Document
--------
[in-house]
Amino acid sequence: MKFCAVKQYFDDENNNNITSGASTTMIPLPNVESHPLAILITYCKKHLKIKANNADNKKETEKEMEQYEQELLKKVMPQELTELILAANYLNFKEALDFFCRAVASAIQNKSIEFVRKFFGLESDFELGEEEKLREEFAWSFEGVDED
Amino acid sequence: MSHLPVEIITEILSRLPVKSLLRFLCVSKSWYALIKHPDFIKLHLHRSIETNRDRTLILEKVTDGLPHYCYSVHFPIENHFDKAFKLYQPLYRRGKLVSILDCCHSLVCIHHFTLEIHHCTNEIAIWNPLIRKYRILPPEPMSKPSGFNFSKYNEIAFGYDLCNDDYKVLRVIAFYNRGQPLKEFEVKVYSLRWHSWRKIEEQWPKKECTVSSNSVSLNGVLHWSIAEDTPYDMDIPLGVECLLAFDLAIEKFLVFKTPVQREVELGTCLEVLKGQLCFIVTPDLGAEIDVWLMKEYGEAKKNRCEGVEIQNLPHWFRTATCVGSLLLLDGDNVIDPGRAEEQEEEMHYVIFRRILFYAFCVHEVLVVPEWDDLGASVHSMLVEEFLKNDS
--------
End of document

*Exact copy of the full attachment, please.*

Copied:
[in-house]
Amino acid sequence: MKFCAVKQYFDDENNNNITSGASTTMIPLPNVESHPLAILITYCKKHLKIKANNADNKKETEKEMEQYEQELLKKVMPQELTELILAANYLNFKEALDFFCRAVASAIQNKSIEFVRKFFGLESDFELGEEEKLREEFAWSFEGVDED
Amino acid sequence: MSHLPVEIITEILSRLPVKSLLRFLCVSKSWYALIKHPDFIKLHLHRSIETNRDRTLILEKVTDGLPHYCYSVHFPIENHFDKAFKLYQPLYRRGKLVSILDCCHSLVCIHHFTLEIHHCTNEIAIWNPLIRKYRILPPEPMSKPSGFNFSKYNEIAFGYDLCNDDYKVLRVIAFYNRGQPLKEFEVKVYSLRWHSWRKIEEQWPKKECTVSSNSVSLNGVLHWSIAEDTPYDMDIPLGVECLLAFDLAIEKFLVFKTPVQREVELGTCLEVLKGQLCFIVTPDLGAEIDVWLMKEYGEAKKNRCEGVEIQNLPHWFRTATCVGSLLLLDGDNVIDPGRAEEQEEEMHYVIFRRILFYAFCVHEVLVVPEWDDLGASVHSMLVEEFLKNDS